Nevada Medical Professionals to Discuss Epidemic of Racism

Listening session announced to discuss experiences


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Shannon Litz
Public Information Officer, Director's Office
Las Vegas, NV - February 23, 2021

COVID-19 has exposed serious racial disparities in health care. For instance, national data indicates Black people are 10% less likely to be admitted to the hospital than white patients and are 1.2 times more likely to die in emergency care (National Library of Medicine).

Now, Nevada is taking steps to better understand the deadly implications of racism in health care. The Nevada Office of Minority and Health Equity (OMHE) is spearheading a new approach, starting with a listening session with minority health professionals in the coming weeks.

“This is a chance for those in the emotional crosshairs to share their lived experience,” said Tina Dortch, Program Manager with OMHE. “By hosting a listening session as our initial effort, we recognize this topic engages both the heart and head.”

The problem crosses all socio-economic statuses including medical professionals. This year, Dave Bell, a director of a county-level fire and rescue center in Missouri, was hospitalized with chest pains and passed away. Last year in Indiana Dr. Susan Moore, a family physician was hospitalized with COVID-19 and passed away. These cases of substandard medical care had race as a common factor.

“Cases like this are not uncommon and may be under-reported,” Dortch said. “We will shed light on these cases in Nevada with the listening session. Recognizing potential occurrences is one step towards addressing biased behaviors or policies.”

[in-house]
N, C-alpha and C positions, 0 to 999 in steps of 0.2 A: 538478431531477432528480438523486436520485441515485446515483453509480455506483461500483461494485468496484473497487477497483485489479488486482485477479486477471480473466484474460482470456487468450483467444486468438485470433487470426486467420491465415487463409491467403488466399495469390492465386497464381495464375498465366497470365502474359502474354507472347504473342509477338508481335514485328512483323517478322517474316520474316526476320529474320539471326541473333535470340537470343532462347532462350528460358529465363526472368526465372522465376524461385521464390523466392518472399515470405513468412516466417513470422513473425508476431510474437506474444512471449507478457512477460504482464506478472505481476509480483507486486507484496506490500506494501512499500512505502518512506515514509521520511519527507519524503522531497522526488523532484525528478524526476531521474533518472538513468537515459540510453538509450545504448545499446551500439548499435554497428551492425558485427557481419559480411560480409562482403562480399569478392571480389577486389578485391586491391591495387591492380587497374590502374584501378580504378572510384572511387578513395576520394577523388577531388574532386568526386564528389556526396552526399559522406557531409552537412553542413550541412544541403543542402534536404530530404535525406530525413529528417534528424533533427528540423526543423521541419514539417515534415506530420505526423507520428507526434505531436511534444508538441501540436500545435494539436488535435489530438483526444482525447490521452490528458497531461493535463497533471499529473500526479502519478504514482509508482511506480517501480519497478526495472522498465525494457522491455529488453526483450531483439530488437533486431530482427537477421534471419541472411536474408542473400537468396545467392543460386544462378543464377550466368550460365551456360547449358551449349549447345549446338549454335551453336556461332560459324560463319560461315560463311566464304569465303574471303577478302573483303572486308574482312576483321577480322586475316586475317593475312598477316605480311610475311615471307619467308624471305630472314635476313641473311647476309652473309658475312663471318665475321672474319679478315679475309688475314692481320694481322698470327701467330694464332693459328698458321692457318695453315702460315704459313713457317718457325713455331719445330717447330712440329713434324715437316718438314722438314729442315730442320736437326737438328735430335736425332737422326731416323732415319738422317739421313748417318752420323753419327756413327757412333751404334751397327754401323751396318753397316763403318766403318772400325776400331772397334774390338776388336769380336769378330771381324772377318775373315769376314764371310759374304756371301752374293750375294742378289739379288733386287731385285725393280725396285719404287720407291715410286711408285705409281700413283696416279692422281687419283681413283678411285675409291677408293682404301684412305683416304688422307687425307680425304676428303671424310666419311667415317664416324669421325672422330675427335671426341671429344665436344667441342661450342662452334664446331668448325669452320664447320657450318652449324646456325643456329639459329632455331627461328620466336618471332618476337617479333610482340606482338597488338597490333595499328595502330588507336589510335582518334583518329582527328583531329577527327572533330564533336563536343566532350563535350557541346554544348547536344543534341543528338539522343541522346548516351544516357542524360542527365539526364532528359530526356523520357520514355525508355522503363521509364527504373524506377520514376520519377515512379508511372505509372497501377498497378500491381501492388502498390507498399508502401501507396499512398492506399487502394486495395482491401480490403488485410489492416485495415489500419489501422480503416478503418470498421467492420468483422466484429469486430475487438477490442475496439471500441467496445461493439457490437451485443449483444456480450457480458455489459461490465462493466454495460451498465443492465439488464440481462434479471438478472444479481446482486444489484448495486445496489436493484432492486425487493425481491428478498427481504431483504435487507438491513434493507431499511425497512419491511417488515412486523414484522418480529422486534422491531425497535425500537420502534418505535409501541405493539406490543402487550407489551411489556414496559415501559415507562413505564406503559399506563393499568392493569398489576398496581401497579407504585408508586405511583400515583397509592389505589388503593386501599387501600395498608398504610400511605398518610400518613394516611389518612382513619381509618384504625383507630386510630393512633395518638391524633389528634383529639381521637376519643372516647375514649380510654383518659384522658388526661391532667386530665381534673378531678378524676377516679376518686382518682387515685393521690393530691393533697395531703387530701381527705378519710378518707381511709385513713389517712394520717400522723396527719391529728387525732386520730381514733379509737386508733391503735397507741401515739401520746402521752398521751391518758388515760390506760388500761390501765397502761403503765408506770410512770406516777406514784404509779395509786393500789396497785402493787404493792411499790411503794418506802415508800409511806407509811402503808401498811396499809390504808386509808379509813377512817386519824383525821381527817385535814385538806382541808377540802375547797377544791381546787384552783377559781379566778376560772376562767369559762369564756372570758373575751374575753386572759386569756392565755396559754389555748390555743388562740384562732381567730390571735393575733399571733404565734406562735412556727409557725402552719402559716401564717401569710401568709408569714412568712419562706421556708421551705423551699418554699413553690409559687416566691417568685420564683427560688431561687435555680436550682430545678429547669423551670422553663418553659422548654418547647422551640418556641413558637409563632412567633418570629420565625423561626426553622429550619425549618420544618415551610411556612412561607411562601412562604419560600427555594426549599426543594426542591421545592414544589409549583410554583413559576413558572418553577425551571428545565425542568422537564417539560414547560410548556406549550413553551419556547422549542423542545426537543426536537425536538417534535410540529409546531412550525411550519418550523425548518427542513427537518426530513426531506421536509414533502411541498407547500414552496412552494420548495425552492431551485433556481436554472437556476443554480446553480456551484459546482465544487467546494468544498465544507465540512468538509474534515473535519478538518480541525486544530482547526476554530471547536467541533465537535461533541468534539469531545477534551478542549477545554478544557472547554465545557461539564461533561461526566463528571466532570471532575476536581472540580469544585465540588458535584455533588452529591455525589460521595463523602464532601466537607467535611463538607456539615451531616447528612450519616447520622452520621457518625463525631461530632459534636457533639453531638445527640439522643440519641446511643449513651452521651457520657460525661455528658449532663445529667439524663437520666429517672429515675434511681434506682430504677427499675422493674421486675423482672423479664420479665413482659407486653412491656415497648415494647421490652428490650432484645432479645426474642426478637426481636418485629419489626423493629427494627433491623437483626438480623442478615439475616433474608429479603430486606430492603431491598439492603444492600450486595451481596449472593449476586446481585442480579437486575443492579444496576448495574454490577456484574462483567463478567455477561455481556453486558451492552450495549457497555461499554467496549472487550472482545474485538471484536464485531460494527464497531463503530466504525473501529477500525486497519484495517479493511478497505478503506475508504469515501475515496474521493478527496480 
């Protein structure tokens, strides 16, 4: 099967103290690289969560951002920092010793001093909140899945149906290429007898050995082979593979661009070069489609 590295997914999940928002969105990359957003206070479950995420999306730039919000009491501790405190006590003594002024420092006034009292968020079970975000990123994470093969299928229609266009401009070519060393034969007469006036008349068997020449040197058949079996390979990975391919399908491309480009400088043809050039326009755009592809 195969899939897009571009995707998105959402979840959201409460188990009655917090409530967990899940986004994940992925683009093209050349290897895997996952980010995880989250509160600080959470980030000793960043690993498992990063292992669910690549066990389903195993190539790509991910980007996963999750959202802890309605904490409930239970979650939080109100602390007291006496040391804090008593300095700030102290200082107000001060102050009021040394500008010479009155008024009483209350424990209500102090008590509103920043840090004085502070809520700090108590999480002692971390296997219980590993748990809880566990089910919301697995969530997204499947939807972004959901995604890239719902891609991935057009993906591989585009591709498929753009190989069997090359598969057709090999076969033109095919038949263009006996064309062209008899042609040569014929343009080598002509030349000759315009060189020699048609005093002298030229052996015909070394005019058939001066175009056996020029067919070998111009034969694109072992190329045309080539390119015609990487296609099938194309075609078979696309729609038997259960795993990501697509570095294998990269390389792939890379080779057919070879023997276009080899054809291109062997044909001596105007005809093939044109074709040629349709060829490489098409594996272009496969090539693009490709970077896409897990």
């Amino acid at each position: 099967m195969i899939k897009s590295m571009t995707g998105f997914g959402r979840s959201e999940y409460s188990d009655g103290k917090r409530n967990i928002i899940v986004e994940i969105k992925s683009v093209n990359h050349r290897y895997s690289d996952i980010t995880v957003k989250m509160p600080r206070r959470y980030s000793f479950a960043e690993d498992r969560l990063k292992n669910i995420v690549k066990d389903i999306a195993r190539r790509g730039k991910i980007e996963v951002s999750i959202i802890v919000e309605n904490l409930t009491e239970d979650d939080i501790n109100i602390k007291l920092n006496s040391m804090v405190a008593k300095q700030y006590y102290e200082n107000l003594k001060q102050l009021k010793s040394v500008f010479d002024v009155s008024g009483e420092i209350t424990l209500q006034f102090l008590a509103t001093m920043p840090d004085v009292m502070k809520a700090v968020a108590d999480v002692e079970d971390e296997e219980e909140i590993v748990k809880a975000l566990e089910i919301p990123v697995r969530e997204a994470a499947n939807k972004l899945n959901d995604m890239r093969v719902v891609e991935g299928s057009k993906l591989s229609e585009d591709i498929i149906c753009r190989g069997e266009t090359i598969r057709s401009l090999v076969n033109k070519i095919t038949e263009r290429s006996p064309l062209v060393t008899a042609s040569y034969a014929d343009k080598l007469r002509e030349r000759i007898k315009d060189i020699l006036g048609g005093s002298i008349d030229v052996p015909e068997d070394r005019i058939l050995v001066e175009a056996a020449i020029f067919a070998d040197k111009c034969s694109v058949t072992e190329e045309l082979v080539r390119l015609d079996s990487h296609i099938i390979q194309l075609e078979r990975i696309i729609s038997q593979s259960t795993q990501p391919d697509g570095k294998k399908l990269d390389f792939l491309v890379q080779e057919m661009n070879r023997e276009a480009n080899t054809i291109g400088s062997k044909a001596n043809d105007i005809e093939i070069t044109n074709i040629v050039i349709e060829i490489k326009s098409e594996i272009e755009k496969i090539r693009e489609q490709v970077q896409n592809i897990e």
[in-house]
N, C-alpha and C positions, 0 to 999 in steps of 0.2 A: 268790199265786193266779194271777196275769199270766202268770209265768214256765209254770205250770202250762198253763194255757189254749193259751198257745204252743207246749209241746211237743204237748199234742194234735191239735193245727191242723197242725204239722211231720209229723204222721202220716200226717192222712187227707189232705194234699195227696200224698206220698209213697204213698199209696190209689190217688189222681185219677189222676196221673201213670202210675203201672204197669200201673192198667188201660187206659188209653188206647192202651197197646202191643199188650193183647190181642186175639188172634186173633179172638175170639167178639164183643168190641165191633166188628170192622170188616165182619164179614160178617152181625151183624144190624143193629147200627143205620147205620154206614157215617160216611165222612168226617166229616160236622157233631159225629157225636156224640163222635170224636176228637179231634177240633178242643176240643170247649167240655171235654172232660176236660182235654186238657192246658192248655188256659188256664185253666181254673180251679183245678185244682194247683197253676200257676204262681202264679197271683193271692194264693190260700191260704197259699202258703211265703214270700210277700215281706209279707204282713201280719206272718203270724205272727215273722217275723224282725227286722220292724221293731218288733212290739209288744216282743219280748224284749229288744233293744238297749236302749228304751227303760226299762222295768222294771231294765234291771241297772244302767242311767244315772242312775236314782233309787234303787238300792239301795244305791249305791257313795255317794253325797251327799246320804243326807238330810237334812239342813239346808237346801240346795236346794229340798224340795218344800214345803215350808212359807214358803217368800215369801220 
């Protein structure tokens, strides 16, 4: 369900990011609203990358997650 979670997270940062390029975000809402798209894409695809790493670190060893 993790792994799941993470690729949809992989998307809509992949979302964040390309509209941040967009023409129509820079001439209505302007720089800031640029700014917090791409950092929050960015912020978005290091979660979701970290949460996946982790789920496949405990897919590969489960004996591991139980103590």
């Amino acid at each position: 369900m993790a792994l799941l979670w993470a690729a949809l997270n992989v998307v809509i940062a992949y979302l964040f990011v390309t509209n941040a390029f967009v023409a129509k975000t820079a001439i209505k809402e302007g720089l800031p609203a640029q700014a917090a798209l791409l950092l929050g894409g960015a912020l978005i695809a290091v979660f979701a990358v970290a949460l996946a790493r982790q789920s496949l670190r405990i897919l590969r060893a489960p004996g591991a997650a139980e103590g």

The Nevada Office of Minority Health and Equity is inviting medical professionals identifying as Black, Indigenous and Persons of Color (BIPOC) to the listening session to discuss experiences with racism in health care.

To participate in the listening session contact the Office of Minority Health and Equity Program Manager, Tina Dortch at tdortch@dhhs.nv.gov or 702-486-2151.

Attacking the problem of racism in Nevada gained momentum after Governor Steve Sisolak issued a Proclamation in 2020, declaring Racism, as a Public Health Crisis. Nevada is also the first in the nation to require licensed medical professionals statewide to complete cultural competency training and information from the scheduled listening sessions may be incorporated into the training in the future.

For more information about the Nevada Office of Minority and Health Equity go to dhhs.nv.gov/Programs/CHA/MH/